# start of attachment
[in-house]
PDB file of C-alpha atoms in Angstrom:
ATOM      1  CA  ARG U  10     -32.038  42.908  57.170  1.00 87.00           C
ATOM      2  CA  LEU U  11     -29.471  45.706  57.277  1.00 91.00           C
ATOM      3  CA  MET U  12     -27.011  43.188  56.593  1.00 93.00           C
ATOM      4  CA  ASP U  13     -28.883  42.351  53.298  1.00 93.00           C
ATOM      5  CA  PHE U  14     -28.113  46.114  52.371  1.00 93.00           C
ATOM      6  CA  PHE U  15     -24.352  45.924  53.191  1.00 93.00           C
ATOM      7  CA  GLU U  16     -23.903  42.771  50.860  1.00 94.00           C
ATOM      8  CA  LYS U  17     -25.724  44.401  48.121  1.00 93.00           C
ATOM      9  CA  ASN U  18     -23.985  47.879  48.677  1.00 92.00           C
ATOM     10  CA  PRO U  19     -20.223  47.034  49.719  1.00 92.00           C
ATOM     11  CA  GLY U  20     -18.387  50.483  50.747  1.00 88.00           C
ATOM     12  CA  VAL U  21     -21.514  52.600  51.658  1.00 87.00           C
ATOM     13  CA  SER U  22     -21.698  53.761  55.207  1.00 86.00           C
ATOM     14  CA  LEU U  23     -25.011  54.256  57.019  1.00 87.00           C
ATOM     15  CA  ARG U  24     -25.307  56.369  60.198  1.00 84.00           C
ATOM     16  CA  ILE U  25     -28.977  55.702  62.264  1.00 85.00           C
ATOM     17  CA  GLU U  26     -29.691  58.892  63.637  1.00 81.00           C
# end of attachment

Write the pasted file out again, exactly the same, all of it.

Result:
[in-house]
PDB file of C-alpha atoms in Angstrom:
ATOM      1  CA  ARG U  10     -32.038  42.908  57.170  1.00 87.00           C
ATOM      2  CA  LEU U  11     -29.471  45.706  57.277  1.00 91.00           C
ATOM      3  CA  MET U  12     -27.011  43.188  56.593  1.00 93.00           C
ATOM      4  CA  ASP U  13     -28.883  42.351  53.298  1.00 93.00           C
ATOM      5  CA  PHE U  14     -28.113  46.114  52.371  1.00 93.00           C
ATOM      6  CA  PHE U  15     -24.352  45.924  53.191  1.00 93.00           C
ATOM      7  CA  GLU U  16     -23.903  42.771  50.860  1.00 94.00           C
ATOM      8  CA  LYS U  17     -25.724  44.401  48.121  1.00 93.00           C
ATOM      9  CA  ASN U  18     -23.985  47.879  48.677  1.00 92.00           C
ATOM     10  CA  PRO U  19     -20.223  47.034  49.719  1.00 92.00           C
ATOM     11  CA  GLY U  20     -18.387  50.483  50.747  1.00 88.00           C
ATOM     12  CA  VAL U  21     -21.514  52.600  51.658  1.00 87.00           C
ATOM     13  CA  SER U  22     -21.698  53.761  55.207  1.00 86.00           C
ATOM     14  CA  LEU U  23     -25.011  54.256  57.019  1.00 87.00           C
ATOM     15  CA  ARG U  24     -25.307  56.369  60.198  1.00 84.00           C
ATOM     16  CA  ILE U  25     -28.977  55.702  62.264  1.00 85.00           C
ATOM     17  CA  GLU U  26     -29.691  58.892  63.637  1.00 81.00           C